Member Project: Hawkhurst
The developer members of the GHA have all committed to building fully sustainable homes and communities in accordance with the GHA Standard and Charter in the majority of their developments, and to higher standards wherever possible.
GHA Developer Member:
Town and Country Housing Group appointed Cowan Architects to design the scheme and asked Calford Seaden to provide specialist consultancy and energy assessment in addition to their role as Employer's Agent. The design approach to the project has been one of integrating environmental principles and technologies with traditional forms, with the intention of producing a sustainable building that is appropriate to the area in a contemporary manner.
The environmental approach relies on a high level of thermal insulation and airtightness, with 350mm thick walls. These, combined with heat recovery from ventilation air and use of solar gains, reduce the energy required to heat the building.
The building is closely oriented to the points of the compass, with the South-facing roof pitch incorporating 23 sq/m of photovoltaic tiles to supply all of the necessary electricity. A further 3 sq/m of solar hot water tiles and a heat pump will meet the demand for heating and hot water.
To meet the required energy target the Hawkhurst 'Zero Carbon' 2 bedroom home will need to be very airtight (90% more so than the minimum Building Regs requirement) and so we will be using a carefully selected ventilation system which will actually filter the air of allergens and toxins and prevent any condensation. This should have significant health benefits for the occupants.
The scheme will engage with and demonstrate best practice not only in energy consumption in use, but against the wider agenda of Sustainability, in meeting Code for Sustainable Homes - level 6. The ambition for responsible use of resources extends from the selection of building materials 'V the energy embodied in them in manufacture, transport to the site 'V through to the reduction of waste during construction, and potential for toxins to leach out in use; the whole lifecycle in other words. For example external timber cladding is intended to be Sweet Chestnut, coppiced from Kent and Sussex woodlands, and manufactured in Sussex. The way the building and its occupants impact on the environment is weighed against other criteria too, such as reducing water use and storm water runoff, waste reduction and recycling and the protection and enhancement of local biodiversity.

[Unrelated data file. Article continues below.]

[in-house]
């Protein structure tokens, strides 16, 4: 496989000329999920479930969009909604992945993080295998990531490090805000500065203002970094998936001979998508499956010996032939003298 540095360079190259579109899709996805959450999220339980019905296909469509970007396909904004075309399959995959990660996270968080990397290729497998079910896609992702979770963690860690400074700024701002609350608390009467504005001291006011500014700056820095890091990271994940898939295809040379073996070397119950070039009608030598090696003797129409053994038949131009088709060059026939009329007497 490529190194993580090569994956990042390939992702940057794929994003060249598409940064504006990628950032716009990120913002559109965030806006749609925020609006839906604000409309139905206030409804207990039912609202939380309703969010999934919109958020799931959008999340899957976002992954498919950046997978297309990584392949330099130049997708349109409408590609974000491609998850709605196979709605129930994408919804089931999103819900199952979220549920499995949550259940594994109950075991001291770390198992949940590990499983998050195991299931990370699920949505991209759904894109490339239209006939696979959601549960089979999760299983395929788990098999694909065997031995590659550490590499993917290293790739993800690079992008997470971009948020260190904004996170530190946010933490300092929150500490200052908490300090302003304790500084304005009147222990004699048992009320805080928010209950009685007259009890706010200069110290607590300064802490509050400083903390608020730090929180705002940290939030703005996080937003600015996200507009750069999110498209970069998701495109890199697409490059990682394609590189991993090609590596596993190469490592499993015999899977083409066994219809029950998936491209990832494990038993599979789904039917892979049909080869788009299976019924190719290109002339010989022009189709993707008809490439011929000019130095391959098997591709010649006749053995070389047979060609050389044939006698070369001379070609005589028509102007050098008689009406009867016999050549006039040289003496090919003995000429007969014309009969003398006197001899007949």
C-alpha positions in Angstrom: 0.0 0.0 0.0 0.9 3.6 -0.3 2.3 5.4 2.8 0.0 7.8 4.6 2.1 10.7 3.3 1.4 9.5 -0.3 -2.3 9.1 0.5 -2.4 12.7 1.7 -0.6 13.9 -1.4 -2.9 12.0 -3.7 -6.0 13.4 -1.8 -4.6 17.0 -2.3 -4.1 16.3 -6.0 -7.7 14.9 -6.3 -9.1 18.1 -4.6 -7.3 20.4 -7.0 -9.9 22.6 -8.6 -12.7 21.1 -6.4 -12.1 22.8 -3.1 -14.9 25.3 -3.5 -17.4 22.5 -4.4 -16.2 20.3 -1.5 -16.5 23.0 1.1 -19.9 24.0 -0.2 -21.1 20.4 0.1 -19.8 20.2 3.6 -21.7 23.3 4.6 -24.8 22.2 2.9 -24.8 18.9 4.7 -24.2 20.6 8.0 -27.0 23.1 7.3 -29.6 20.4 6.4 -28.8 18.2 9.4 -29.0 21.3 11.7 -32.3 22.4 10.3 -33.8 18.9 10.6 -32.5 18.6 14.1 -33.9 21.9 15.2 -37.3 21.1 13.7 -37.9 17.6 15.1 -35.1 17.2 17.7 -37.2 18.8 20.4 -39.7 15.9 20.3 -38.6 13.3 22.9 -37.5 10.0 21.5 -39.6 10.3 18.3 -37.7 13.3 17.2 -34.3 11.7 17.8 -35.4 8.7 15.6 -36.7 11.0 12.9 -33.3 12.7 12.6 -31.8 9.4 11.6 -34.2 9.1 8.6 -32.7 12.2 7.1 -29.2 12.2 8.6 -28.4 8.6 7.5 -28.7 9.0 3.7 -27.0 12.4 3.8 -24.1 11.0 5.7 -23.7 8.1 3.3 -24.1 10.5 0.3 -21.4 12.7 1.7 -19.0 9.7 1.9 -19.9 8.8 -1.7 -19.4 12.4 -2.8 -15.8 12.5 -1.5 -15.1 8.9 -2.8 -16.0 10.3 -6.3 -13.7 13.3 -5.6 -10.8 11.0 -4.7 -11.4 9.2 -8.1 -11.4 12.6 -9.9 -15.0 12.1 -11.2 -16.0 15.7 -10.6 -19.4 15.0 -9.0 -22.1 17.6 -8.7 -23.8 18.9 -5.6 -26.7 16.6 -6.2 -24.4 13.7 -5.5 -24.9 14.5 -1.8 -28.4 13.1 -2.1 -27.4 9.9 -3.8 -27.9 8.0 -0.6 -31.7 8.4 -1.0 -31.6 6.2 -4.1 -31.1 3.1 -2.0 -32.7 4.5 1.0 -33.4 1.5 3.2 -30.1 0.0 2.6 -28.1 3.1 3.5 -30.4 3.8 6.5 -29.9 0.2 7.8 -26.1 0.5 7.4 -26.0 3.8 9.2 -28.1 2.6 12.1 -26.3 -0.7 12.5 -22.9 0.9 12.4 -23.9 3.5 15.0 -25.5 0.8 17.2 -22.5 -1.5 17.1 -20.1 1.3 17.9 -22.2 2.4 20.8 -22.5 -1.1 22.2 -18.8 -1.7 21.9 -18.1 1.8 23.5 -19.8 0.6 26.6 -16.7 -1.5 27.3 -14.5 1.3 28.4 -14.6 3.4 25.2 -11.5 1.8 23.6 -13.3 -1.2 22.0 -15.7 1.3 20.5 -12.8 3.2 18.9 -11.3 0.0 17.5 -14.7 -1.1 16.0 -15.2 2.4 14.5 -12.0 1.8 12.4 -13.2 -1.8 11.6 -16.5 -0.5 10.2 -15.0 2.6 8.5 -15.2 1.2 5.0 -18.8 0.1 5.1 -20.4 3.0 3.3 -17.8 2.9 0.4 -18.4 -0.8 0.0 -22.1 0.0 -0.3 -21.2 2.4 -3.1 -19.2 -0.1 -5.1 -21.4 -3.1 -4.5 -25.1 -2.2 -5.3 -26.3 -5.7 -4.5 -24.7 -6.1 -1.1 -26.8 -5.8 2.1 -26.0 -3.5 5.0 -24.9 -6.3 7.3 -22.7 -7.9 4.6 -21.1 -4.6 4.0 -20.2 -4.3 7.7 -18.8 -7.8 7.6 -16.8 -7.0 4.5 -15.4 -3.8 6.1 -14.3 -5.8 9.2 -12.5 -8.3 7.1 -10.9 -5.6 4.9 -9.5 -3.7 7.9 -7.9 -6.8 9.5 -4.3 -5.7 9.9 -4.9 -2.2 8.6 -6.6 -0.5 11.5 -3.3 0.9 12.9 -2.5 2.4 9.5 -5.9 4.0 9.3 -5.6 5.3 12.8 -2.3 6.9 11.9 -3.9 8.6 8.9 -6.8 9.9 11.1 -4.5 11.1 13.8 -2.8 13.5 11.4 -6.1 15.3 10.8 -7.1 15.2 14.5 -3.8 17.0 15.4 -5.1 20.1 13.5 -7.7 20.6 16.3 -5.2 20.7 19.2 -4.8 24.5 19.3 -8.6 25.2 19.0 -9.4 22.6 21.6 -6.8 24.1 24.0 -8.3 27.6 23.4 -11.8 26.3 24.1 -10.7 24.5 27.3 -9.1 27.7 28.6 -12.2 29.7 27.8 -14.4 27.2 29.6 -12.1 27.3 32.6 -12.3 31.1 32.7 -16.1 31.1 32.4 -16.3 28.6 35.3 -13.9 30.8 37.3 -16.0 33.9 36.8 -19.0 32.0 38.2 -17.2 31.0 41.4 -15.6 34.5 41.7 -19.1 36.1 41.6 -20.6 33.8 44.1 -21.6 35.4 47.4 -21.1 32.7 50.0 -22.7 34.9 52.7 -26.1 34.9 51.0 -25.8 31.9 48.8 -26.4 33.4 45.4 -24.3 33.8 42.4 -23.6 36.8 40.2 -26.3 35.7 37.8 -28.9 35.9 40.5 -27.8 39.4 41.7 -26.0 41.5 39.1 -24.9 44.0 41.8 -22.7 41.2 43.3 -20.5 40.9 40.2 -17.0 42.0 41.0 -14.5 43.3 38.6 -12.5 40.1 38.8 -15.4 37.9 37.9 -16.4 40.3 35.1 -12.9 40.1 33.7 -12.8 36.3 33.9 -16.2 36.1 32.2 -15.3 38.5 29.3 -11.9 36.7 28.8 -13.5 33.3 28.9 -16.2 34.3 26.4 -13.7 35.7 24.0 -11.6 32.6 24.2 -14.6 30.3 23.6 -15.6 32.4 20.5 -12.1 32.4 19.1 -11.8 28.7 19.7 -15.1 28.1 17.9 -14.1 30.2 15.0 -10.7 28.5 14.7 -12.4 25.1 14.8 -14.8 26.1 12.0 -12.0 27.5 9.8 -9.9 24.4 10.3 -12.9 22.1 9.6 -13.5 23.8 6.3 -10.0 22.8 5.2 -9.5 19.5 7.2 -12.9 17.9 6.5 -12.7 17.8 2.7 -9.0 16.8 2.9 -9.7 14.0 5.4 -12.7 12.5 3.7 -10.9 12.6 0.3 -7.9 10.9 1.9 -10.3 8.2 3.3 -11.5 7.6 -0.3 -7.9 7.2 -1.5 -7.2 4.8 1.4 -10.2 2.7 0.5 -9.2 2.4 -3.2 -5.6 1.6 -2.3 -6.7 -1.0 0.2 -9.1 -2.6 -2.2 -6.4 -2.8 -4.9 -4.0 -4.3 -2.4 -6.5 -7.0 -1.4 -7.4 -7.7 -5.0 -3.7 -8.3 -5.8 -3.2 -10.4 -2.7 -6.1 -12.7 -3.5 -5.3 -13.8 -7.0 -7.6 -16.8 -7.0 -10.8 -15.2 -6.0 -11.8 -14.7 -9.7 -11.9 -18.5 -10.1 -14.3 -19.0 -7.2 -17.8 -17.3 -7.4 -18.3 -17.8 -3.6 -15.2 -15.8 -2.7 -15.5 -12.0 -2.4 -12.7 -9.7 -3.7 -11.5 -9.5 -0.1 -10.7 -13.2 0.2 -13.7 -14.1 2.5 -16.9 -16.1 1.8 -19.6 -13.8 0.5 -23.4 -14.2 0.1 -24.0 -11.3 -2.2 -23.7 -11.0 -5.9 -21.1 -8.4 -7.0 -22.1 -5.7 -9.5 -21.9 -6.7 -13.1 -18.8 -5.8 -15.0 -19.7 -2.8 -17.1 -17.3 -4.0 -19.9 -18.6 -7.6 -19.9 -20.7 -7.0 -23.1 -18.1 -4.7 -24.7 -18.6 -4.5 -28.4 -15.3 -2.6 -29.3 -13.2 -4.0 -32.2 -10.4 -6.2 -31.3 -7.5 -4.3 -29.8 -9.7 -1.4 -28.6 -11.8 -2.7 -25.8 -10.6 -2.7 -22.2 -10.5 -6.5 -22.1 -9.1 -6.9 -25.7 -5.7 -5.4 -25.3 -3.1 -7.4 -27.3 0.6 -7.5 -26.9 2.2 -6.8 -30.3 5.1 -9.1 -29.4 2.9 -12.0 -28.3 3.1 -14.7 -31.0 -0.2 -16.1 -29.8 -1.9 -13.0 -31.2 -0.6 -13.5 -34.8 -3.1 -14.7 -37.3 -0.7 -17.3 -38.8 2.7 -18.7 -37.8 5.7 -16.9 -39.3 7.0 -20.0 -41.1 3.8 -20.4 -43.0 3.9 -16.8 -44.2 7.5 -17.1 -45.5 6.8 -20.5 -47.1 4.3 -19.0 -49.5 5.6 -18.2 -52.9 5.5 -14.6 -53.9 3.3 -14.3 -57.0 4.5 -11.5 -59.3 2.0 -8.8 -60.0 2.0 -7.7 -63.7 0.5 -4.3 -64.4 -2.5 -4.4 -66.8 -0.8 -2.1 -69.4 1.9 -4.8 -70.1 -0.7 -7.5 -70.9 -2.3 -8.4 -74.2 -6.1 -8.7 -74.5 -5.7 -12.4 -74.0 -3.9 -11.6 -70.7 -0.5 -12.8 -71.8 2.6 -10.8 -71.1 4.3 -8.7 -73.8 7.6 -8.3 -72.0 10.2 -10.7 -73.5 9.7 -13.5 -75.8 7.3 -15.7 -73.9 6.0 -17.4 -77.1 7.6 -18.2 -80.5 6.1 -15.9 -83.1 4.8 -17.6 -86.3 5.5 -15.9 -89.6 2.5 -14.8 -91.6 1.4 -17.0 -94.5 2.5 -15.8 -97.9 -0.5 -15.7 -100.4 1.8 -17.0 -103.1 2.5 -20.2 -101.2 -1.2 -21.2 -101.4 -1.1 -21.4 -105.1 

Standard:CSH Level 5 - achieved Level 6
Walls to be 350mm thick to achieve high thermal capacity (U - V value < 0.15 w/m2/K) using either Celcon aircrete thin bed blockwork or high performance timber frame (tbc) plus Terranova 'Eco' bricks
Lifetime Homes compliance
Roof to use naturally sourced clay tiles
Integrated solar thermal (hot water) tiles on the roof
Integrated solar photovoltaic PV tiles on the roof - V 23sqm
A ground source heat pump to provide heating and top up hot water
An airtightness rating of 1
A highly efficient mechanical ventilation and heat recovery system
Triple glazed timber windows
A grey water recycling system
A rainwater harvesting system
Low flow rate shower, low flush WC and flow rate restrictors on taps
Low energy light fittings throughout
Natural (low toxin) paints
Internal & external recycling facilities
Maximisation of sustainably sourced and where possible local materials
'Passivhaus' principles introduced
The University of Sheffield, Lecture Theatre 6, The Arts Tower, Western Bank, Sheffield, S10 2TN
The National Self Build & Renovation Centre, Swindon, SN5 8UB
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